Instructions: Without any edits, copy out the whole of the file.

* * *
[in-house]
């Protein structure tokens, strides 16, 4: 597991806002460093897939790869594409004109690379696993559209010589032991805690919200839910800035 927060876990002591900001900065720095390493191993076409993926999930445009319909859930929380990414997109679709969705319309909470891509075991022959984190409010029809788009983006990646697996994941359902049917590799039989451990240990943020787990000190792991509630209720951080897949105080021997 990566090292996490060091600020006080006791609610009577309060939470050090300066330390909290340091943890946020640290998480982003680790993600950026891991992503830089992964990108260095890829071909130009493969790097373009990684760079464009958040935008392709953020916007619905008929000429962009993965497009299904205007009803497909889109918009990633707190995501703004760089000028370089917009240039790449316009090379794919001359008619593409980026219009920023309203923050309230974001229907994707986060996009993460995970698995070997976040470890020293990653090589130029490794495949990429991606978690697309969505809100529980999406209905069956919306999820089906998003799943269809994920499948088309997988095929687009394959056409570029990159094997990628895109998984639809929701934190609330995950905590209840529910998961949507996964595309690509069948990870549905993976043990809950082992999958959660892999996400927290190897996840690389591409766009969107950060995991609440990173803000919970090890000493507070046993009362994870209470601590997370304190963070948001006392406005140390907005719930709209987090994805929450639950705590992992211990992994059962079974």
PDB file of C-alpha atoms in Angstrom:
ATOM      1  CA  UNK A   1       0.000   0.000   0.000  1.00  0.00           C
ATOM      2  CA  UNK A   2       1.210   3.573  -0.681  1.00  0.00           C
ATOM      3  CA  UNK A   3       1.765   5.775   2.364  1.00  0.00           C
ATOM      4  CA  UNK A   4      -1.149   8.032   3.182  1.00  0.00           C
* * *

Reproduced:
[in-house]
């Protein structure tokens, strides 16, 4: 597991806002460093897939790869594409004109690379696993559209010589032991805690919200839910800035 927060876990002591900001900065720095390493191993076409993926999930445009319909859930929380990414997109679709969705319309909470891509075991022959984190409010029809788009983006990646697996994941359902049917590799039989451990240990943020787990000190792991509630209720951080897949105080021997 990566090292996490060091600020006080006791609610009577309060939470050090300066330390909290340091943890946020640290998480982003680790993600950026891991992503830089992964990108260095890829071909130009493969790097373009990684760079464009958040935008392709953020916007619905008929000429962009993965497009299904205007009803497909889109918009990633707190995501703004760089000028370089917009240039790449316009090379794919001359008619593409980026219009920023309203923050309230974001229907994707986060996009993460995970698995070997976040470890020293990653090589130029490794495949990429991606978690697309969505809100529980999406209905069956919306999820089906998003799943269809994920499948088309997988095929687009394959056409570029990159094997990628895109998984639809929701934190609330995950905590209840529910998961949507996964595309690509069948990870549905993976043990809950082992999958959660892999996400927290190897996840690389591409766009969107950060995991609440990173803000919970090890000493507070046993009362994870209470601590997370304190963070948001006392406005140390907005719930709209987090994805929450639950705590992992211990992994059962079974």
PDB file of C-alpha atoms in Angstrom:
ATOM      1  CA  UNK A   1       0.000   0.000   0.000  1.00  0.00           C
ATOM      2  CA  UNK A   2       1.210   3.573  -0.681  1.00  0.00           C
ATOM      3  CA  UNK A   3       1.765   5.775   2.364  1.00  0.00           C
ATOM      4  CA  UNK A   4      -1.149   8.032   3.182  1.00  0.00           C